“If you don’t like the weather in New Hampshire, then wait five minutes.” This infuriating adage, one which we embrace all the more warmly because it deceives, might be repurposed more fittingly for the nation at large: “If you think the political climate can’t get any more hostile, then refresh your Twitter feed.” Gentlemen and -women have never survived on the campaign trail, a ruthless wasteland in which decency and kindness are only weaknesses, but never before have I, at least, observed such spirited contempt for the very pretense of empathy and affability. Our capacity for cruelty—one might say, our carnal appetite for such—has only deepened in the last four years, and unless we adopt new tastes immediately, we will acquire a bloodlust more passionate still.
The Iowa caucus looms, and with it the next stage of our hateful evolution. Hatred is so much more than an emotion: it is a motivation, too, a source of compulsive energy to be expended or exploited. Politicians respect the variegated value and power of hate, but they acknowledged this influential element only recently: Trump invited us to hate the aristocrats and the colored immigrants whom they pretend to protect, while Hillary encouraged us to hate the working class and the other victims of our social structure. Liberated of the hateful taboo, we consciously expect, perhaps even prefer, hatred to be expressed by politicians. Concordantly, the omnipresent spectacle of the presidential primary has become a cascade of hate, with the candidates promising to unleash greater stores of psychic firepower against the enemy in the White House.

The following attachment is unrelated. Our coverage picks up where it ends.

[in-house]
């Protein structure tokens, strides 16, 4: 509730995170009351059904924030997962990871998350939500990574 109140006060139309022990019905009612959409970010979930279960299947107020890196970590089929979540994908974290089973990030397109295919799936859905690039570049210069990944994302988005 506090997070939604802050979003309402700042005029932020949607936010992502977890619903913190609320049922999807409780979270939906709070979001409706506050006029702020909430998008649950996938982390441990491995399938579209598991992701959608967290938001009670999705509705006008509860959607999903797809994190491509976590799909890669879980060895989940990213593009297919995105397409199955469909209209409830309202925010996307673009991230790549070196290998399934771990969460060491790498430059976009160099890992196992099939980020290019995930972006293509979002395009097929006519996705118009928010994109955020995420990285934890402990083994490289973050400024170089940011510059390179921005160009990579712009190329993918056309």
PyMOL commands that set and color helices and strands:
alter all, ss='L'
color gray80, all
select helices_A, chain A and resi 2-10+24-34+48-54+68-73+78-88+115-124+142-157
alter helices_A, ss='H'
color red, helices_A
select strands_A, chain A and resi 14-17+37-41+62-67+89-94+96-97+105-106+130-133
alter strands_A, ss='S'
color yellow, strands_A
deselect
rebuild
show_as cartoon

[All except Marianne Williamson, that is: the only candidate who acknowledged the “dark psychic force” was pilloried in the press and manhandled in the media. Conspicuously, none of the fourth-wave feminists rushed to her defense, nor did anyone who claimed to represent the counterculture note that a true political outsider might be of interest to voters once again.]
We have been inundated, culturally as well as psychologically, with this toxicity for the last several months—actually, for much longer than that. Nevertheless, this deluge of demagogues must pass through some kind of filter, lest we be too scatterbrained to focus on the task at hand. Most of the candidates have already been purged on the orders of the DNC, and several more will founder in Des Moines, where the first of the corporate donors will finally make their choice. Commanding our attention to a single candidate, the stage managers will ensure our hateful energies are directed toward a specific end, thereby narrowing and strengthening our malignant passion simultaneously.